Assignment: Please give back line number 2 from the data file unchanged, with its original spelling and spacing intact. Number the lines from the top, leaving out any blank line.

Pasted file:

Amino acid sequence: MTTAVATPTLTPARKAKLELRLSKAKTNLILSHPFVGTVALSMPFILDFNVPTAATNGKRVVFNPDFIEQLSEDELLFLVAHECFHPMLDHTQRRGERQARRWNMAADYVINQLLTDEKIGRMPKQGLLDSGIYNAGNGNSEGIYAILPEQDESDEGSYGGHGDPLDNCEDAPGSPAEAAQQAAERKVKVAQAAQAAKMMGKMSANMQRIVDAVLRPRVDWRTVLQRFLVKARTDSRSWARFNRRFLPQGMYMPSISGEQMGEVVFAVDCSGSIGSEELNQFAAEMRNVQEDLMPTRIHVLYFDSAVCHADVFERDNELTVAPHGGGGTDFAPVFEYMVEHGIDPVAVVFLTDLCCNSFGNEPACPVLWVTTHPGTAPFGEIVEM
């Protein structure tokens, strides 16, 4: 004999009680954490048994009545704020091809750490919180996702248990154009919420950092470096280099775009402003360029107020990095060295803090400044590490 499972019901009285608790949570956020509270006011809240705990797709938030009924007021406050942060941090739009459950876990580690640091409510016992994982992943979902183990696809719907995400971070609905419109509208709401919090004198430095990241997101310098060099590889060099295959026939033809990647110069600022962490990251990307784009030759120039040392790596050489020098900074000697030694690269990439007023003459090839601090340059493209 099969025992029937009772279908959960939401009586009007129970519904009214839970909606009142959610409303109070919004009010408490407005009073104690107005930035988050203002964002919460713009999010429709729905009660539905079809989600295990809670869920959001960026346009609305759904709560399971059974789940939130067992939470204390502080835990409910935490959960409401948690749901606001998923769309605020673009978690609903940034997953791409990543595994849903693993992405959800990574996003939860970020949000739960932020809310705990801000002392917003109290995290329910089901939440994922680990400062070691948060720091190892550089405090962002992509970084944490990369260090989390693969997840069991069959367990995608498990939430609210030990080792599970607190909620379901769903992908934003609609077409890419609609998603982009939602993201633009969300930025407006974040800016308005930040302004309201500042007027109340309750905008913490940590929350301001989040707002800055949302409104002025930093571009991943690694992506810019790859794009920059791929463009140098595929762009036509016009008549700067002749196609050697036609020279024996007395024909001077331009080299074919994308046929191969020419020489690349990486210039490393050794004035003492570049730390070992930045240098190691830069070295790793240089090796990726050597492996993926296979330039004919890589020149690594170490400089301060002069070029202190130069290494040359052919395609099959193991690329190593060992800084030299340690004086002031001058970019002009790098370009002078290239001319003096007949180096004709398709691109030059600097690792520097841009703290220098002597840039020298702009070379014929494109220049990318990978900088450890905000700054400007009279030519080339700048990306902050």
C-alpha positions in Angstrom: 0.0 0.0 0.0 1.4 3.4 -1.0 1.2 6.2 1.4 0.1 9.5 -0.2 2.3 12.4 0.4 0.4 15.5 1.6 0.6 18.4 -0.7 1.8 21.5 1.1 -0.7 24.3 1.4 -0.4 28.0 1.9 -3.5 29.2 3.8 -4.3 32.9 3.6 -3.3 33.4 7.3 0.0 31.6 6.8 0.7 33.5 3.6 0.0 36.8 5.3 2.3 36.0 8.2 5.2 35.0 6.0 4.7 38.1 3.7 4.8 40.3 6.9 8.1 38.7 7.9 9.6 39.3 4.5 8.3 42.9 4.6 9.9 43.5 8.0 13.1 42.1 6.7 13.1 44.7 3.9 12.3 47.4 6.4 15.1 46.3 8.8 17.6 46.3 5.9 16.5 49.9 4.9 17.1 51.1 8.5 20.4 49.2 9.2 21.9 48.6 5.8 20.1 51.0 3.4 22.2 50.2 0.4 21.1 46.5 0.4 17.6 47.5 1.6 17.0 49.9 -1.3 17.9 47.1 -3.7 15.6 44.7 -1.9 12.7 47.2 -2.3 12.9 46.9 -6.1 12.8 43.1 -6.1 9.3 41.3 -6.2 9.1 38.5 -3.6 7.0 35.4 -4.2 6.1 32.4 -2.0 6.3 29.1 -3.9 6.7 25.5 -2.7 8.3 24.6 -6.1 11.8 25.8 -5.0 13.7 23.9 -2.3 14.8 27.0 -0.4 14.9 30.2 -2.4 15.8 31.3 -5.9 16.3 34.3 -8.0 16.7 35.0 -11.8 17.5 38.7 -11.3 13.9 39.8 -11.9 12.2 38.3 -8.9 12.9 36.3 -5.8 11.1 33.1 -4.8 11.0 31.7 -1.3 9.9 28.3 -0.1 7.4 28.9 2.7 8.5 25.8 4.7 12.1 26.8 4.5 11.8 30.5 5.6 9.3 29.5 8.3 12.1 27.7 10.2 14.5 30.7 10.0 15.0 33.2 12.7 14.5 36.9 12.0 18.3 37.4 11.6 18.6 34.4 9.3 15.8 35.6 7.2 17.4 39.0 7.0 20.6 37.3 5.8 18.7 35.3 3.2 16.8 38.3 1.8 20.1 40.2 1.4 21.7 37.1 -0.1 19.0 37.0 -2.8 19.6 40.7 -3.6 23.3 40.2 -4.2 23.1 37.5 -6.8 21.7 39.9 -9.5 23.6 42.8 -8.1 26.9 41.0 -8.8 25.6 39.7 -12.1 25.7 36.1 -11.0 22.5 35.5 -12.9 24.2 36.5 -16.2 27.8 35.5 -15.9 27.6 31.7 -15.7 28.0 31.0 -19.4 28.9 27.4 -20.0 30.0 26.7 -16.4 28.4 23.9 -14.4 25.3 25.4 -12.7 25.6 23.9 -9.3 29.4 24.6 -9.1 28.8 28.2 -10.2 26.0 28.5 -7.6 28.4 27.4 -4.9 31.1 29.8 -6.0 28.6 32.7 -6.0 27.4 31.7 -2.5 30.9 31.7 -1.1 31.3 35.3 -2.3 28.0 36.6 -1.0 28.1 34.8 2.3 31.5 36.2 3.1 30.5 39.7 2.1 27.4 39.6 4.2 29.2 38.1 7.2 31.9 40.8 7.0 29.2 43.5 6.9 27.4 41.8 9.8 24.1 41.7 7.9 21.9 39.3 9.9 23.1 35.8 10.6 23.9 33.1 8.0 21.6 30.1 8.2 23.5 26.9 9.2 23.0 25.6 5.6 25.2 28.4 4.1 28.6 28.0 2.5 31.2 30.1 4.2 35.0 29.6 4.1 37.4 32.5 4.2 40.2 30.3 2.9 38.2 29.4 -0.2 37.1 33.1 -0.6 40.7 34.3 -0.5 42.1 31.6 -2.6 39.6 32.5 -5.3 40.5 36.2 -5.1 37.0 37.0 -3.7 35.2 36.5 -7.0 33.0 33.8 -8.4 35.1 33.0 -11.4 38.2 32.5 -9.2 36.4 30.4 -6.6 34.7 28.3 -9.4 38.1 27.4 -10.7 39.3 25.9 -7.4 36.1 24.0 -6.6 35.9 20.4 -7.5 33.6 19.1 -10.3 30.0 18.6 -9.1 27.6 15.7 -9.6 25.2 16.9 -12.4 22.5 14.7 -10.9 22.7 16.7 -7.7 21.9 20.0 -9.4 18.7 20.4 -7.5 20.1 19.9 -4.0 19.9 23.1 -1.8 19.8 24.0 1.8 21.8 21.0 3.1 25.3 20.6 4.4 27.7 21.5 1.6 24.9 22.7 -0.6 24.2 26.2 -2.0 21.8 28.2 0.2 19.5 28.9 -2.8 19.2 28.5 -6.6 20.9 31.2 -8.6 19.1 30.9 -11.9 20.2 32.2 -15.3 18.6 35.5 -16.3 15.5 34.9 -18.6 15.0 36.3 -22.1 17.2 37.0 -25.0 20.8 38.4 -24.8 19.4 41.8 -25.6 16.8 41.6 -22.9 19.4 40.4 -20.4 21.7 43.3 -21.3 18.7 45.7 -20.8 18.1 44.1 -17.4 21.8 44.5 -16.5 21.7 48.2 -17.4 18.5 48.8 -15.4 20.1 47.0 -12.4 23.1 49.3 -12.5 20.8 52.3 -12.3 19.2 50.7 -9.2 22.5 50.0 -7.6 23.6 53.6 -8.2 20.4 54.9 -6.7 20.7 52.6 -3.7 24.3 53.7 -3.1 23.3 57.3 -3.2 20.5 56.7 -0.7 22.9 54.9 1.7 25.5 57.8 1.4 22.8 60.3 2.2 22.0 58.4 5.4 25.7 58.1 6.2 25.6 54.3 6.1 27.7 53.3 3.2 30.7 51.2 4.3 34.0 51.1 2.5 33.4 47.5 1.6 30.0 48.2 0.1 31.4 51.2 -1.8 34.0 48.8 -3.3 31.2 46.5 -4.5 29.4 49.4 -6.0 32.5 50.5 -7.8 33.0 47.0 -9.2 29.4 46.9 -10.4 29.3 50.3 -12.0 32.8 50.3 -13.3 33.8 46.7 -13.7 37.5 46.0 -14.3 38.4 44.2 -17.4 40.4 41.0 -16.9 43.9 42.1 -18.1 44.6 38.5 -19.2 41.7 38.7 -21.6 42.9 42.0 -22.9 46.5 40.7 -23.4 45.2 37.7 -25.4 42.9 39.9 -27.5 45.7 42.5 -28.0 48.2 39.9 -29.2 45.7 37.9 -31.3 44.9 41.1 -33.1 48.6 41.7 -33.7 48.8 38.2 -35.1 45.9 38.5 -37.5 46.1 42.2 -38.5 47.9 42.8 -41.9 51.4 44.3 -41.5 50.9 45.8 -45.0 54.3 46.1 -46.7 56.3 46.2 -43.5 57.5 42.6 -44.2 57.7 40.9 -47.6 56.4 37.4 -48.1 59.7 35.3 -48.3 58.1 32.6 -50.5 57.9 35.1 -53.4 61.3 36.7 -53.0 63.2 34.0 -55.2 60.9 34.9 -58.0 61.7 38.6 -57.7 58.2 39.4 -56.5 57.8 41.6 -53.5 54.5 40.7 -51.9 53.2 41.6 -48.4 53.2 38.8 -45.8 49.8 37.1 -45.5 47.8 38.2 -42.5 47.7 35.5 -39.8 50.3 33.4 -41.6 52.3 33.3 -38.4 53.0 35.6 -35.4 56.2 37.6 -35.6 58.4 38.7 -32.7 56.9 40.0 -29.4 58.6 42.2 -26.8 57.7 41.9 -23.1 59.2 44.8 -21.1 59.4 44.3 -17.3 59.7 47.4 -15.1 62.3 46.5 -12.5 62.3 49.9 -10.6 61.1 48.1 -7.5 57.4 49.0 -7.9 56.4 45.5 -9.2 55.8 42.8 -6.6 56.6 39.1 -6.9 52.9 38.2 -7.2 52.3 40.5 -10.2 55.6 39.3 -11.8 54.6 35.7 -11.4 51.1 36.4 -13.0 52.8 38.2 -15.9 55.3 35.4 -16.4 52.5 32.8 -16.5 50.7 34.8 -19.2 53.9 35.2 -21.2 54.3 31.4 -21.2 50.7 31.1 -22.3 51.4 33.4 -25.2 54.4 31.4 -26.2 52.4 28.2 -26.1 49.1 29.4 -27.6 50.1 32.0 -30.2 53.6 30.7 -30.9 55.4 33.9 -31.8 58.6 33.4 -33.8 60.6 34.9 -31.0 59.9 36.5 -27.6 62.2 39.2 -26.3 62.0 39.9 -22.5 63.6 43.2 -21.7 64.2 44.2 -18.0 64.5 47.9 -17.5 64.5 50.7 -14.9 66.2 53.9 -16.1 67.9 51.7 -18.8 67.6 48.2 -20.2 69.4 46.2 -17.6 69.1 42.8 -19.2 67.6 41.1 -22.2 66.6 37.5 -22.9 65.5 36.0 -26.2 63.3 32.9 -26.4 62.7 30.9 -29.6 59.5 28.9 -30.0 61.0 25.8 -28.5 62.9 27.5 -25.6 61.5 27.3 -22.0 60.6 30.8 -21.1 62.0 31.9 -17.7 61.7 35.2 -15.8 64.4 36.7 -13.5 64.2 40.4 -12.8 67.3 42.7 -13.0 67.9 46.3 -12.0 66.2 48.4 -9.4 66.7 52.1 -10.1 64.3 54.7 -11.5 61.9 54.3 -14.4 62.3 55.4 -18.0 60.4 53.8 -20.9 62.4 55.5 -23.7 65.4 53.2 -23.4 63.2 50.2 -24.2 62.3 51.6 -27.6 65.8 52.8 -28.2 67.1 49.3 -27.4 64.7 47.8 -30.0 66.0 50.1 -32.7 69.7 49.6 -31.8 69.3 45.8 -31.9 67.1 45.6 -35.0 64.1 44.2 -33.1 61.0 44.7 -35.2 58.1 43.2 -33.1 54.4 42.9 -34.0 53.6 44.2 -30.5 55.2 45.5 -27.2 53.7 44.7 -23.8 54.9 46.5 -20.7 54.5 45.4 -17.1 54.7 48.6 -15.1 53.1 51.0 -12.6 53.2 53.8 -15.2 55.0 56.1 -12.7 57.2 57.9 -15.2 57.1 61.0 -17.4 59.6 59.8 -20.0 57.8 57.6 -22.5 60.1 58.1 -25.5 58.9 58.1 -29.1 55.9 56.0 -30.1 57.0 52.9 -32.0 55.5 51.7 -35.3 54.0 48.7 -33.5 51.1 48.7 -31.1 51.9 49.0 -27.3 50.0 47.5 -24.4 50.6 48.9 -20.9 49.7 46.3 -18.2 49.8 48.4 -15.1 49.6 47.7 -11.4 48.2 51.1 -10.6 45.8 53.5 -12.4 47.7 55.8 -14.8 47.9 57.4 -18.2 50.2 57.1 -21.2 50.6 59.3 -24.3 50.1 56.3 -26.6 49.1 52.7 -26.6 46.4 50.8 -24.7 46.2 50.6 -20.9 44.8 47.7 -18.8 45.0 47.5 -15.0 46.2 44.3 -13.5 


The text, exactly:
């Protein structure tokens, strides 16, 4: 004999009680954490048994009545704020091809750490919180996702248990154009919420950092470096280099775009402003360029107020990095060295803090400044590490 499972019901009285608790949570956020509270006011809240705990797709938030009924007021406050942060941090739009459950876990580690640091409510016992994982992943979902183990696809719907995400971070609905419109509208709401919090004198430095990241997101310098060099590889060099295959026939033809990647110069600022962490990251990307784009030759120039040392790596050489020098900074000697030694690269990439007023003459090839601090340059493209 099969025992029937009772279908959960939401009586009007129970519904009214839970909606009142959610409303109070919004009010408490407005009073104690107005930035988050203002964002919460713009999010429709729905009660539905079809989600295990809670869920959001960026346009609305759904709560399971059974789940939130067992939470204390502080835990409910935490959960409401948690749901606001998923769309605020673009978690609903940034997953791409990543595994849903693993992405959800990574996003939860970020949000739960932020809310705990801000002392917003109290995290329910089901939440994922680990400062070691948060720091190892550089405090962002992509970084944490990369260090989390693969997840069991069959367990995608498990939430609210030990080792599970607190909620379901769903992908934003609609077409890419609609998603982009939602993201633009969300930025407006974040800016308005930040302004309201500042007027109340309750905008913490940590929350301001989040707002800055949302409104002025930093571009991943690694992506810019790859794009920059791929463009140098595929762009036509016009008549700067002749196609050697036609020279024996007395024909001077331009080299074919994308046929191969020419020489690349990486210039490393050794004035003492570049730390070992930045240098190691830069070295790793240089090796990726050597492996993926296979330039004919890589020149690594170490400089301060002069070029202190130069290494040359052919395609099959193991690329190593060992800084030299340690004086002031001058970019002009790098370009002078290239001319003096007949180096004709398709691109030059600097690792520097841009703290220098002597840039020298702009070379014929494109220049990318990978900088450890905000700054400007009279030519080339700048990306902050």